Pacific Island Ecosystems at Risk (PIER)

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Merremia bracteata
P.S. Bacon, Convolvulaceae
No images for this taxon

Present on Pacific Islands?  yes

Primarily a threat at high elevations?  no

Common name(s): [more details]

Kwara‘ae: kwalo ambui

Habit:  vine

Description:  "A vigorous twining herb to 20 m; stem terete covered by numerous lenticels, becoming woody. Leaves petiolate with glabrous petioles to 180 mm long; lamina ovate with the apex acuminate and base cordate to 240 mm long and 200 mm wide; upper leaf surface pubescent, lower surface glabrous. Inflorescence axillary with peduncles to 210 mm long, pubescent; bracts surrounding the flower bud elliptical to 30 mm long and 20 mm wide, tips obtuse, apiculate; pedicels c. 18 mm long. Sepals ovate to 30 mm long and 12.5 mm wide. Corolla yellow and funnel shaped c.50 mm long with the outside surface covered by numerous small sessile sphaerical glands. The stamen filaments long and inserted above the base of the corolla; bases swollen and densely papillate; anthers c. 5-6 mm long and strongly twisted. Ovary globose with 3-4 loculae. Fruit globose and c. 12 mm high and 26 mm round; seed solitary per loculus and placentation axile. Sepals persistent and clustered around the fruit, 30 mm long and 26 mm wide." (Bacon, 1982)

Main diagnostic features of the common weedy species of Merremia found in the Solomon Islands (from Bacon, 1982):


M. peltata

M. pacifica

M. bracteata

Leaf shape peltate sagittate sagittate
Leaf indumentum glabrous pubescent when young, glabrous when mature densely pubescent when mature
Leaf texture smooth rugose smooth
Flower bracts absent absent large and numerous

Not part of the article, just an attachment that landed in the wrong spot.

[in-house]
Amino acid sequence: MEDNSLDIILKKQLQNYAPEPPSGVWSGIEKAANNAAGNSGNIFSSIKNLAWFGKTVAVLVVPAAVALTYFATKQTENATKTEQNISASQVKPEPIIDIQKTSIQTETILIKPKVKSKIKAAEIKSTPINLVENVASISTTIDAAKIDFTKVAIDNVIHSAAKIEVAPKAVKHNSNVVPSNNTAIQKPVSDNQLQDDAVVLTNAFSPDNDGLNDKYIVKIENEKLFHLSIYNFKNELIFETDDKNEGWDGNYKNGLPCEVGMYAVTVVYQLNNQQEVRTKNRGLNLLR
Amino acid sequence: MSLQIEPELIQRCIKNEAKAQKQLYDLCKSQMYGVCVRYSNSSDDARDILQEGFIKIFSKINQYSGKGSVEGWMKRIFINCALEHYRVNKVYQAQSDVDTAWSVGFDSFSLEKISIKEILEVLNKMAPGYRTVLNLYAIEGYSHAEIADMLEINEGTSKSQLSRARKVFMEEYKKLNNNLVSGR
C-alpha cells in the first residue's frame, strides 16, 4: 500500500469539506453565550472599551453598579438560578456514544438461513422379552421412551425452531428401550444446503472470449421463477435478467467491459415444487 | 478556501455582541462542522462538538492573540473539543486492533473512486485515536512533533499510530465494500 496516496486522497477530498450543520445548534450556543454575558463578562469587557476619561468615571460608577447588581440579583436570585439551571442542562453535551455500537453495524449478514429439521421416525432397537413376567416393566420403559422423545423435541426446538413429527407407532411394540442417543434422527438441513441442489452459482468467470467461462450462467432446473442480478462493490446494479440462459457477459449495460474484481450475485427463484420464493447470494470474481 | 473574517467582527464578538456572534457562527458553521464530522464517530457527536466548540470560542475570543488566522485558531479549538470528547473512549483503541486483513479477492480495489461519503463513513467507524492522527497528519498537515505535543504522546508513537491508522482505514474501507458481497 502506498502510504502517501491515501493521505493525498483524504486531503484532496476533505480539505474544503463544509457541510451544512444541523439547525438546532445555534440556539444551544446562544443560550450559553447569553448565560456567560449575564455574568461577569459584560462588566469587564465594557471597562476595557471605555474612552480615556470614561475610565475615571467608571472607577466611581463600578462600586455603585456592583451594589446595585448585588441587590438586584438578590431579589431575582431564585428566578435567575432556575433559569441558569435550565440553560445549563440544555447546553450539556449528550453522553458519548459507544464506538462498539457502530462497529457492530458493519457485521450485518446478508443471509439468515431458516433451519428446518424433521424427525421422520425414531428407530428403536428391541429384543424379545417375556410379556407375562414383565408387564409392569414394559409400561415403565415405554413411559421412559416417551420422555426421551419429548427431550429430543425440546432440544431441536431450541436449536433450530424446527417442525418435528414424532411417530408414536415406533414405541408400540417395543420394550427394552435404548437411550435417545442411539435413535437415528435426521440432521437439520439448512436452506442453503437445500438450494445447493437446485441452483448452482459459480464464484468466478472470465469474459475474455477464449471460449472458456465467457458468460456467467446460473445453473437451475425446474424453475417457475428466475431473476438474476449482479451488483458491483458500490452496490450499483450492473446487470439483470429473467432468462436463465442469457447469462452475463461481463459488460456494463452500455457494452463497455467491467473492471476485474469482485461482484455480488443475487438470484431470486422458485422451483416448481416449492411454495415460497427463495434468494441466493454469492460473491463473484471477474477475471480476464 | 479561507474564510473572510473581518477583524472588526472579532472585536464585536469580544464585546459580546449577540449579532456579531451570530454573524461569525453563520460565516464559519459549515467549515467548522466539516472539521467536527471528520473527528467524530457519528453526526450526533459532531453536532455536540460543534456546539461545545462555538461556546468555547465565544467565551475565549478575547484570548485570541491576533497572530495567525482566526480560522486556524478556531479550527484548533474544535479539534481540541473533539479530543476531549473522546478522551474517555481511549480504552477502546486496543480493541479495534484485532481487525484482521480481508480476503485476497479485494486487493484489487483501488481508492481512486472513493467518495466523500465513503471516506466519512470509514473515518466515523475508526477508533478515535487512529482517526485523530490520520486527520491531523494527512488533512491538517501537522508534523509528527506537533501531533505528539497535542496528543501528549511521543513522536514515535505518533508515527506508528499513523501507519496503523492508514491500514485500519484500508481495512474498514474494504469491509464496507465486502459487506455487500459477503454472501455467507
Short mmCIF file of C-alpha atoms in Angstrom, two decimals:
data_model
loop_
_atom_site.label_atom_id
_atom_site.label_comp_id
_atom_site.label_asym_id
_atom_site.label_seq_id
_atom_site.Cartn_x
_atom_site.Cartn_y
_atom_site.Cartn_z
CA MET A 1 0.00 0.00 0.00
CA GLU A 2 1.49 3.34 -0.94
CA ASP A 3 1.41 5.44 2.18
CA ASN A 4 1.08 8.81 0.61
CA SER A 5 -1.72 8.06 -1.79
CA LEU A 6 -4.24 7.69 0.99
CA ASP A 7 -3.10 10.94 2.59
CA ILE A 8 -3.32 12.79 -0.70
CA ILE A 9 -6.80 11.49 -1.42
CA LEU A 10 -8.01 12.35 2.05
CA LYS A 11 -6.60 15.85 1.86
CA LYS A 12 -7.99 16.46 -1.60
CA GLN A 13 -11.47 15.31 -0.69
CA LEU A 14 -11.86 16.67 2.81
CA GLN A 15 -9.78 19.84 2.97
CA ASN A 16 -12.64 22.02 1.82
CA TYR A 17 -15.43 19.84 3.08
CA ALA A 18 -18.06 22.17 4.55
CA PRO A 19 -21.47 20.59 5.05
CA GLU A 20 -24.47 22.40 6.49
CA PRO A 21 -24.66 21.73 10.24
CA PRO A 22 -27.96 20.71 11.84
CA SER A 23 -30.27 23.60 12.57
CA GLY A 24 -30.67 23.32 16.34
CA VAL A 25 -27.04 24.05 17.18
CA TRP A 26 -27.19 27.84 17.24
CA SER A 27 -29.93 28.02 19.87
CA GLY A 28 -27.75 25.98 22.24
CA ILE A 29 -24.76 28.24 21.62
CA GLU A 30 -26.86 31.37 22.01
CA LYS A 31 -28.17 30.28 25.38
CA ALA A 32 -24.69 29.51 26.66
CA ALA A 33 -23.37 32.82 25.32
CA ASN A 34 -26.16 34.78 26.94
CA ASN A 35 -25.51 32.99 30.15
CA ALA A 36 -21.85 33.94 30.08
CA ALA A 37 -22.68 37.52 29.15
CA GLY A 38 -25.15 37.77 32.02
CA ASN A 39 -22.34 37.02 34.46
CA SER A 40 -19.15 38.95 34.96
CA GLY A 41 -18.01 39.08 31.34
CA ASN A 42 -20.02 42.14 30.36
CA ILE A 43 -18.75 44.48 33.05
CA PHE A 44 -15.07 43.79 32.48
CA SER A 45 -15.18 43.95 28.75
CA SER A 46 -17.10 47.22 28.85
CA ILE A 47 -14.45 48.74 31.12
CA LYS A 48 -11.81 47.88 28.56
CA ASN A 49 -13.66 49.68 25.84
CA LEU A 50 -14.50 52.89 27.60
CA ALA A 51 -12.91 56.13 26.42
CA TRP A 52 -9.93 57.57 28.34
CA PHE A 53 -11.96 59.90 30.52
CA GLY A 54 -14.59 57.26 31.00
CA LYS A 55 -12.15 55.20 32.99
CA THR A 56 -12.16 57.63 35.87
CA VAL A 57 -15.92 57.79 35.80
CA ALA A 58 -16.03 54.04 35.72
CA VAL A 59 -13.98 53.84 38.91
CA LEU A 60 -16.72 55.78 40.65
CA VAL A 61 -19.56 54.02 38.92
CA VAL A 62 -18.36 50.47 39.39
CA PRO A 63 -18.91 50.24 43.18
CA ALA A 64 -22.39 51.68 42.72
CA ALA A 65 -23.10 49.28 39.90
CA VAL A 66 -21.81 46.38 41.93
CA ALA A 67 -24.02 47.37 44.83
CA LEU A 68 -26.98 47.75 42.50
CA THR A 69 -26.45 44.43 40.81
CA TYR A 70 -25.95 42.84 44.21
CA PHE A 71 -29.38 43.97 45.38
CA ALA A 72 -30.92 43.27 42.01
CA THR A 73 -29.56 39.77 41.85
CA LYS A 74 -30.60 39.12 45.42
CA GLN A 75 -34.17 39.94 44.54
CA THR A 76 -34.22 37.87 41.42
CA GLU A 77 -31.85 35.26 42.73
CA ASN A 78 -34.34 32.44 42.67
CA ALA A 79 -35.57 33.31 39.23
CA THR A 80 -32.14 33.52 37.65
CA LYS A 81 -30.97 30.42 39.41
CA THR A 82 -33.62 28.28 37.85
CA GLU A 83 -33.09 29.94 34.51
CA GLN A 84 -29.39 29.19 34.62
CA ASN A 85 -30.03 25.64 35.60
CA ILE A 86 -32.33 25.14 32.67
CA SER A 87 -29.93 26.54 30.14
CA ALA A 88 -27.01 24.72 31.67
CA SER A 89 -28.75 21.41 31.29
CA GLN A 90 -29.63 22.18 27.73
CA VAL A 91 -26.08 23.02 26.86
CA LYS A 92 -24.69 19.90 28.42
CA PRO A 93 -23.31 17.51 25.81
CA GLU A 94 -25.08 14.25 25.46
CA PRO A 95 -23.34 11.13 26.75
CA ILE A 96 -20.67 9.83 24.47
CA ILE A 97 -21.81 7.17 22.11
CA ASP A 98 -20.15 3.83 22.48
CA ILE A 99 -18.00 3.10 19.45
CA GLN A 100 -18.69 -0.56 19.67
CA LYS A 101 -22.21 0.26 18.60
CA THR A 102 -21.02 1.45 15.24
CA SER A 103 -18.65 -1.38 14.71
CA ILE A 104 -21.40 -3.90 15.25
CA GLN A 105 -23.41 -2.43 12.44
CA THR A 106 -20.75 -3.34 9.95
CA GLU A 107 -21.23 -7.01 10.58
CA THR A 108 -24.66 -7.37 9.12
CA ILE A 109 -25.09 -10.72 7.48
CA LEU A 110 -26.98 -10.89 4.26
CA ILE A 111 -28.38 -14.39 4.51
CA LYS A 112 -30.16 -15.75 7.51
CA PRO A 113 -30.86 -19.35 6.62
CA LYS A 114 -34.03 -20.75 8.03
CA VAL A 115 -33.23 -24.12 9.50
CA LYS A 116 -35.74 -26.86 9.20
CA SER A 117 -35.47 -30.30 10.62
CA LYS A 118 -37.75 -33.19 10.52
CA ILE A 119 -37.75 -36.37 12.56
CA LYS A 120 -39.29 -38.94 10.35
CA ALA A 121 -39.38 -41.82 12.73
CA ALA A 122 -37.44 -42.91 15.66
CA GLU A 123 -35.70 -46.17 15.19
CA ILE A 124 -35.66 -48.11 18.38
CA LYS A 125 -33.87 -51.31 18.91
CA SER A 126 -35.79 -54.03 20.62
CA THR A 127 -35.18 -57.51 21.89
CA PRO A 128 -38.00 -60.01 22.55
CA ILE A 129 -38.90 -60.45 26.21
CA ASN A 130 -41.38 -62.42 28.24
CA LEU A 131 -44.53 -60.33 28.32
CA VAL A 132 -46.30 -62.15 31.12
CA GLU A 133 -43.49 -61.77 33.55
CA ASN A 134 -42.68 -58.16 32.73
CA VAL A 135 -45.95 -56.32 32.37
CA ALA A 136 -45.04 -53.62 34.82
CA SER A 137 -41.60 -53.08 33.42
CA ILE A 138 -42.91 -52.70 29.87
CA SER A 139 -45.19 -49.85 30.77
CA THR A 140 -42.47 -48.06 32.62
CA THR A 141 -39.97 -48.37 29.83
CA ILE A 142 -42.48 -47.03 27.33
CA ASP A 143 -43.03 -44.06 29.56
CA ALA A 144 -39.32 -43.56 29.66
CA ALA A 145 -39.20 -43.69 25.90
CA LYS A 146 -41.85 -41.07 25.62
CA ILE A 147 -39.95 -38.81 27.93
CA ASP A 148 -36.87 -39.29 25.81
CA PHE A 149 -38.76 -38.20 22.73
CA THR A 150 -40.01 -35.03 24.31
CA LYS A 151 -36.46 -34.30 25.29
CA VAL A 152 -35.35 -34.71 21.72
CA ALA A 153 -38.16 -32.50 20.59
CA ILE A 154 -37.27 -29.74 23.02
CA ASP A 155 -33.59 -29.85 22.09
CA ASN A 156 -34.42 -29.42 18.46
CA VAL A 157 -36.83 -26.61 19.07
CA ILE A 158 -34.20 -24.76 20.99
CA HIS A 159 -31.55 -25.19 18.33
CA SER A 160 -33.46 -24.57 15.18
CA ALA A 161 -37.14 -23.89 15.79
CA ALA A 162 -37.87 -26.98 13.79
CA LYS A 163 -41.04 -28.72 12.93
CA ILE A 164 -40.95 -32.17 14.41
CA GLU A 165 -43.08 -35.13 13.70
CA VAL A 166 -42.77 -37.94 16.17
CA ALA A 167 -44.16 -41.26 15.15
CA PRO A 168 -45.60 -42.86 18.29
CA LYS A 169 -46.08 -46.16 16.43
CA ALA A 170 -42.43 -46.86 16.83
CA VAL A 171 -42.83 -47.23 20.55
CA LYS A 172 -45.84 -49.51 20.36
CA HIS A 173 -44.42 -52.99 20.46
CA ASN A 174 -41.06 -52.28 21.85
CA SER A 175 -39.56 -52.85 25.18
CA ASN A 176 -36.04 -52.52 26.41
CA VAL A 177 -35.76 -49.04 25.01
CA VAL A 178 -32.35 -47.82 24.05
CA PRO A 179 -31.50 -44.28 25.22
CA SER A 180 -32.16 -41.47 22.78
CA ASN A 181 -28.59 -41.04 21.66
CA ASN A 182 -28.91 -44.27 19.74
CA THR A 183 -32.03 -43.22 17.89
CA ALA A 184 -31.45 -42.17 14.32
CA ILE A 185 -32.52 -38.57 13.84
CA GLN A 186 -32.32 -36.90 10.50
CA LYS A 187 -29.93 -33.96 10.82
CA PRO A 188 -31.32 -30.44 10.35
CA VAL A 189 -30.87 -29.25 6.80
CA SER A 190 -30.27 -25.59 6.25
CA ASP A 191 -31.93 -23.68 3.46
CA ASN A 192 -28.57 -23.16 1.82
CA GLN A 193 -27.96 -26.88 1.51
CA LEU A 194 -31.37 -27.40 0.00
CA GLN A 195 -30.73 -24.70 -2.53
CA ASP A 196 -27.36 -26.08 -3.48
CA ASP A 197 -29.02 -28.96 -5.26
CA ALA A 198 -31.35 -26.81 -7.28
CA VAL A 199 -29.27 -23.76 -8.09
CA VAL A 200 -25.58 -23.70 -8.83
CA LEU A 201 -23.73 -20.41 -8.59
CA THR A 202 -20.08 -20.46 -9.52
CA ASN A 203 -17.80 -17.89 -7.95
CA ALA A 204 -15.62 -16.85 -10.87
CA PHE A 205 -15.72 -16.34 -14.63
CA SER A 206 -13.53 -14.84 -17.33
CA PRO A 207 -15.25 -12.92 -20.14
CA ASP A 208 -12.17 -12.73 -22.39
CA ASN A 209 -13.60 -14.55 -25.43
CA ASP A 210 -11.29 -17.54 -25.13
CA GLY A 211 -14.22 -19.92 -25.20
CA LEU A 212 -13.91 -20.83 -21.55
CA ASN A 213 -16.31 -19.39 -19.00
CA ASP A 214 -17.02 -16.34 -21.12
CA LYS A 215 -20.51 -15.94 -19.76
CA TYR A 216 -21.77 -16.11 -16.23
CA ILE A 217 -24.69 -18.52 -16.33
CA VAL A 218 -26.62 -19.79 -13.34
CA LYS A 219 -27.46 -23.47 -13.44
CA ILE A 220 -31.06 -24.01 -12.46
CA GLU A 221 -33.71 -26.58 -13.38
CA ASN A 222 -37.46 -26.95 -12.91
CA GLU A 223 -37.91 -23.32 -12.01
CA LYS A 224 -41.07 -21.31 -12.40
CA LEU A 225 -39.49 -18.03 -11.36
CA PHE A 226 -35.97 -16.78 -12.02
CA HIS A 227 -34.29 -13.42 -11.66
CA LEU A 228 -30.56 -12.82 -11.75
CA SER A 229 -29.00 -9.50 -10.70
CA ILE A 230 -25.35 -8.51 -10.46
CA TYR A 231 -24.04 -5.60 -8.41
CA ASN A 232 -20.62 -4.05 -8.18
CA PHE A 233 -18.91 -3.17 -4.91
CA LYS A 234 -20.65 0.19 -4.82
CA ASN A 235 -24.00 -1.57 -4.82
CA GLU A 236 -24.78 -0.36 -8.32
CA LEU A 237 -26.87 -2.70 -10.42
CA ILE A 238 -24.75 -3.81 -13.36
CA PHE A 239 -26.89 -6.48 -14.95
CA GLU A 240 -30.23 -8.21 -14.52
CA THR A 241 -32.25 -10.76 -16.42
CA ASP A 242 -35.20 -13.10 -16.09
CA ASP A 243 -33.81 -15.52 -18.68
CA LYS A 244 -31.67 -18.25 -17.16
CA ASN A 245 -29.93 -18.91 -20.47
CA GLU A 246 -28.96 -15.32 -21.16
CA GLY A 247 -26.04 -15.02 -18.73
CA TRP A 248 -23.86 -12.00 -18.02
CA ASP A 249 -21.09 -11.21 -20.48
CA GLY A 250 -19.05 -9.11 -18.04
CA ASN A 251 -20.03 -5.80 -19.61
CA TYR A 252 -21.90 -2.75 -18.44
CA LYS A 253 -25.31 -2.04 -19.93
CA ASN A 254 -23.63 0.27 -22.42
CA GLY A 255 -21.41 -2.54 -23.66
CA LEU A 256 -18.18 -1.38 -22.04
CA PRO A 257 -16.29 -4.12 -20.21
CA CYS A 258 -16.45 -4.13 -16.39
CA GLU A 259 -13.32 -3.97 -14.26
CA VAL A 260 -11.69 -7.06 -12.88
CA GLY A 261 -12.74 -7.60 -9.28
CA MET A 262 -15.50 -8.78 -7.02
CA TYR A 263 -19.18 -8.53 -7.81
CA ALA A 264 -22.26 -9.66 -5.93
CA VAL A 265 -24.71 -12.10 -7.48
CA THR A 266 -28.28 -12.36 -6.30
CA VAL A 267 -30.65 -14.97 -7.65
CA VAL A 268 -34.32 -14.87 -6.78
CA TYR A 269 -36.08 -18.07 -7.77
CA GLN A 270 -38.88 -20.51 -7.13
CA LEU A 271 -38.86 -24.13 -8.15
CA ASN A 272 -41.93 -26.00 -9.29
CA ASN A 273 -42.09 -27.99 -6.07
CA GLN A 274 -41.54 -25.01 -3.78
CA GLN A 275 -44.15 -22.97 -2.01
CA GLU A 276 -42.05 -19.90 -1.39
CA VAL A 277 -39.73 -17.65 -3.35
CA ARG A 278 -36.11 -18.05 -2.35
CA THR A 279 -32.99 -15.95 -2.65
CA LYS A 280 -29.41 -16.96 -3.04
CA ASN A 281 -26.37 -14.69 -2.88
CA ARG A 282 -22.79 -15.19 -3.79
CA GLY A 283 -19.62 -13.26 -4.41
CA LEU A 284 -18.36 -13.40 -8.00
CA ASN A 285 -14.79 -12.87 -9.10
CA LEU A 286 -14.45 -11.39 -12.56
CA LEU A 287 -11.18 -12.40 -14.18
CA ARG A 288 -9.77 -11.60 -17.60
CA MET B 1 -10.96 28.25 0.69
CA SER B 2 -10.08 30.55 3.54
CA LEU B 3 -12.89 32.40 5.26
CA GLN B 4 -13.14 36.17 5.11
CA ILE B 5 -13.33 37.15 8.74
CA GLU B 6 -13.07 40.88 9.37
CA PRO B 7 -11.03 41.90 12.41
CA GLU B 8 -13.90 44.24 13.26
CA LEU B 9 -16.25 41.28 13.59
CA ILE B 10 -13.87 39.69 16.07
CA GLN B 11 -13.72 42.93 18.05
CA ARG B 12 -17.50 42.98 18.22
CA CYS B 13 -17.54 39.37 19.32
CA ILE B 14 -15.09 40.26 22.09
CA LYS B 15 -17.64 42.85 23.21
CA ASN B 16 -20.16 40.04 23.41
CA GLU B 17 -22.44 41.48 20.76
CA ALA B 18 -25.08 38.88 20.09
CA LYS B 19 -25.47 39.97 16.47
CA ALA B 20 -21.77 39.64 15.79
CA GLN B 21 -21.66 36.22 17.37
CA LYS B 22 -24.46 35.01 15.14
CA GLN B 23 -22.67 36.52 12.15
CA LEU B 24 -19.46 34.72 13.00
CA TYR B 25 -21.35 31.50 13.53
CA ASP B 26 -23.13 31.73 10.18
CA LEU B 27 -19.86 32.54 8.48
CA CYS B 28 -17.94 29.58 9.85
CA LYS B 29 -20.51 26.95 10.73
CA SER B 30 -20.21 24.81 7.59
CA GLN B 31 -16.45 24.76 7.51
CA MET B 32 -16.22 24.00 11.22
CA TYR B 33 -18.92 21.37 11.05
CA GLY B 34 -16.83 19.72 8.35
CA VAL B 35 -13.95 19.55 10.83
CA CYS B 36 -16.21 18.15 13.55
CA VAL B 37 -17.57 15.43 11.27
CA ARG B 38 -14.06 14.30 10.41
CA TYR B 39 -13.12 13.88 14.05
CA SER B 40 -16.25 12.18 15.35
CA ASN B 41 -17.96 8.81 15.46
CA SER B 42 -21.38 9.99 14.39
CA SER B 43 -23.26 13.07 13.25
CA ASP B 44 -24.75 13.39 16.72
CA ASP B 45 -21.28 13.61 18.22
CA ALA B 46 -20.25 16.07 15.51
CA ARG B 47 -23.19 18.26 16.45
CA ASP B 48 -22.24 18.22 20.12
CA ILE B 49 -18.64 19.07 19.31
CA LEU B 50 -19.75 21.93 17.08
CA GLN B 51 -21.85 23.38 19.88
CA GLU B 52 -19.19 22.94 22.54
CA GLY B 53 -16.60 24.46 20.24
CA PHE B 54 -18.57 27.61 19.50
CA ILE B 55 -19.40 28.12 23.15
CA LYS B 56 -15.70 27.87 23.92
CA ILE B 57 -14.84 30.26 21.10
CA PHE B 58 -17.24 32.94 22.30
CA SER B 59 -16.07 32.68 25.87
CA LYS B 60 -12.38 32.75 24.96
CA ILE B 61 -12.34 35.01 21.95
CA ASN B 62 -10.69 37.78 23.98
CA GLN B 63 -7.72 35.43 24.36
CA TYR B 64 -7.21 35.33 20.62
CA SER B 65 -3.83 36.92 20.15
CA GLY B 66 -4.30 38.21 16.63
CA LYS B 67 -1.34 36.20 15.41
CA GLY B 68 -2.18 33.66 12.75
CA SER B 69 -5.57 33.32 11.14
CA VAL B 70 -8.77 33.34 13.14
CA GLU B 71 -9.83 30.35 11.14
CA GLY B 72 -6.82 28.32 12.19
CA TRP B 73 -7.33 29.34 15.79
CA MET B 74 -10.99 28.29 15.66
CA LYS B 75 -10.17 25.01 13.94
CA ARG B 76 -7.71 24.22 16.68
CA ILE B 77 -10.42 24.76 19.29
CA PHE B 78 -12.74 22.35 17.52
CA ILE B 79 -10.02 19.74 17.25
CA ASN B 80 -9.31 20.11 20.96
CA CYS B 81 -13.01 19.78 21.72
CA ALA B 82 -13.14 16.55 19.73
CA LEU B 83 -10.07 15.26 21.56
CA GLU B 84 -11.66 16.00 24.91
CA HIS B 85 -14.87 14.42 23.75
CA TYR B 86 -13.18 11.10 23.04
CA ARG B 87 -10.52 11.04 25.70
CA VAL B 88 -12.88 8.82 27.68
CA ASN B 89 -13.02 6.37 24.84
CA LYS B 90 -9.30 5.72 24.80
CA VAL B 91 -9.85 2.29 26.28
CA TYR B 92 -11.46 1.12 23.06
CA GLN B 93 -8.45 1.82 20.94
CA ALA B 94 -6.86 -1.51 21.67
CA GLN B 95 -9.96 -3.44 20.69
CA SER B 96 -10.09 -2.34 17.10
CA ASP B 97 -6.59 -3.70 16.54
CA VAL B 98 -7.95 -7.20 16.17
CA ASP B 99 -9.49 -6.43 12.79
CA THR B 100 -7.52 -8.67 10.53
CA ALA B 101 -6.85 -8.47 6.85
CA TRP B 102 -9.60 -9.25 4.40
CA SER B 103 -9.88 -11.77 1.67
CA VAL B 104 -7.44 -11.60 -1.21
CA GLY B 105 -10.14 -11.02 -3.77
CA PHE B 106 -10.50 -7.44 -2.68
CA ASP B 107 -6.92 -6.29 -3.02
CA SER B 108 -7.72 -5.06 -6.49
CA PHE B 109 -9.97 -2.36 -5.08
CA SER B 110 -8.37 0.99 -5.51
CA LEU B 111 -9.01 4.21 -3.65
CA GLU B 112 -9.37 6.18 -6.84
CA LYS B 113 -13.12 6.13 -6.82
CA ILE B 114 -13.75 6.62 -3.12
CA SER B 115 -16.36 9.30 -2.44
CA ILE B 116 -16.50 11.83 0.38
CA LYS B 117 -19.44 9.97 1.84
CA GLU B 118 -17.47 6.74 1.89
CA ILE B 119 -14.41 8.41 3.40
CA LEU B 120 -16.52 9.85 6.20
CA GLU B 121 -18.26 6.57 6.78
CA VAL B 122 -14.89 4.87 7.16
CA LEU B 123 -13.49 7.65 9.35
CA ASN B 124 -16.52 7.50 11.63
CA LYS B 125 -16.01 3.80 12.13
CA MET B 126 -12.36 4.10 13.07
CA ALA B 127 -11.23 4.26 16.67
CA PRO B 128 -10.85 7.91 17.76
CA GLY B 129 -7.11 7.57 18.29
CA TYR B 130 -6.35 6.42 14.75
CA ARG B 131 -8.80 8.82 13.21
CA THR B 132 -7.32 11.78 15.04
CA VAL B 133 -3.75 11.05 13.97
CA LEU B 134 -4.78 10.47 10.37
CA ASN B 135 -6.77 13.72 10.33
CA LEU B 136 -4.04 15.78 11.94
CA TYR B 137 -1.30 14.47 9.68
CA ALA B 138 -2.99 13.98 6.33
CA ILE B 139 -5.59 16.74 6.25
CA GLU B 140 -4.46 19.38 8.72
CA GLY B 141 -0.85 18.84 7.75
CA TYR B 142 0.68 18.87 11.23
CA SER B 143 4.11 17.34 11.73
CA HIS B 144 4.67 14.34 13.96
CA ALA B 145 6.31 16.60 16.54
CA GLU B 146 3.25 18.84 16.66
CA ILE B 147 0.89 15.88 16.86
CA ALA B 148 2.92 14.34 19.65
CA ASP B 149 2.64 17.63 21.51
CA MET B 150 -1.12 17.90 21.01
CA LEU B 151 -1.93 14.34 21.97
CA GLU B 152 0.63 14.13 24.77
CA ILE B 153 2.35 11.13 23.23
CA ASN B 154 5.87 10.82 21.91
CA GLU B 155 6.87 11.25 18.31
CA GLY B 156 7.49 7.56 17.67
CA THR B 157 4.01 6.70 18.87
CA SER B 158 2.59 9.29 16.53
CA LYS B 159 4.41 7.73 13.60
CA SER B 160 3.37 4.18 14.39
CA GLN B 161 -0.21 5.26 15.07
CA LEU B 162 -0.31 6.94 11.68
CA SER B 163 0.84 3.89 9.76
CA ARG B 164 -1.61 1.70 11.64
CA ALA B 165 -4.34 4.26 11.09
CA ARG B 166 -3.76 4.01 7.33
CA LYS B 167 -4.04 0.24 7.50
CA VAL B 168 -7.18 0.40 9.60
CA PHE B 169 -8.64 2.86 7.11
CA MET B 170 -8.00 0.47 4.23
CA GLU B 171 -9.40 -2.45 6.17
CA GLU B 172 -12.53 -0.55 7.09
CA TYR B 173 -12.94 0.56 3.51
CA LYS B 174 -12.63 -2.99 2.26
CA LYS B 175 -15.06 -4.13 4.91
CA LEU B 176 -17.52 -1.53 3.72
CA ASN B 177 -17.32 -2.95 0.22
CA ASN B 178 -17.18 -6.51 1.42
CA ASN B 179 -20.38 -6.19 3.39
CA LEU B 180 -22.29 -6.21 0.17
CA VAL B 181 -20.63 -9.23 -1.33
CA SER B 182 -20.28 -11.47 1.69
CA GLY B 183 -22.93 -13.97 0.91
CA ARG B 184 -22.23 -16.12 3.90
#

Flower colour creamy white* pure white yellow
Anthers spirally twisting at dehiscence not spirally twisting at dehiscence spirally twisting at dehiscence

*M. peltata also has a yellow-flowered form.

Habitat/ecology:  Invades disturbed forest, similar to M. peltata.

Propagation:  Seed, probably also adventitious rooting and rooting from discarded pieces.

Native range:  Solomon Islands


Country/Terr./St. &
Island group
Location Cited status &
Cited as invasive &
Cited as cultivated &
Cited as aboriginal introduction?
Reference &
Solomon Islands
Solomon Islands
Solomon Islands native
Bacon, P. S. (1982)
Solomon Islands
Solomon Islands
Solomon Islands native
Hancock, I. R./Henderson, C. P. (1988) (p. 91)

Comments:  While this species is native to the Solomon Islands it appears to be as invasive as M. peltata and should not be introduced outside its native range.

Control:  If you know of control methods for Merremia bracteata, please let us know.

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This page was created on 22 SEP 2002 and was last updated on 19 OCT 2006.